Lost Boys Foundation of Nashville, Inc.
P.O. Box 121917
Nashville TN 37212
Mission Statement
The Lost Boys Foundation is committed to the reunification and living enhancement of the Lost Boys of Sudan who make Nashville their home by providing arts training and opportunities, support for general education, employment guidance, social services, emergency aid and other forms of assistance as necessary to these refugees who escaped genocide in their native country and came to America to pursue a better life.
CEO/Executive Director No Executive Director
Board Chair Dee Flower President
Board Chair Company Affiliation Community Volunteer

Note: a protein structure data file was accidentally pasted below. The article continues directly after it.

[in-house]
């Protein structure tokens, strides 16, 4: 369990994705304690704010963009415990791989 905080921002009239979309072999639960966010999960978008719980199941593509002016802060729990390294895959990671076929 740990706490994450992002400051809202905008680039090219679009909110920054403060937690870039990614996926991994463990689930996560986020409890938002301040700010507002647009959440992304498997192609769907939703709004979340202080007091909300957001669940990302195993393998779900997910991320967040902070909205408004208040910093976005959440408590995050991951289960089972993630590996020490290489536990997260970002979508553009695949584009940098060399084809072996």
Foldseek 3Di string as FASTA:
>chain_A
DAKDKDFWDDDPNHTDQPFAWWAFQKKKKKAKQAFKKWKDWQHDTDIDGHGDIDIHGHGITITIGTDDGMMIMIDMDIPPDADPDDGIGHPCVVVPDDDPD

History & Background
Year of Incorporation 2004
Organization's type of tax exempt status 501-C3
Financial Summary
Projected Expenses $45,000.00
Projected Annual Revenue $45,000.00 (2015)
The Lost Boys Foundation is committed to the reunification and living enhancement of the Lost Boys of Sudan who make Nashville their home by providing arts training and opportunities, support for general education, employment guidance, social services, emergency aid and other forms of assistance as necessary to these refugees who escaped genocide in their native country and came to America to pursue a better life.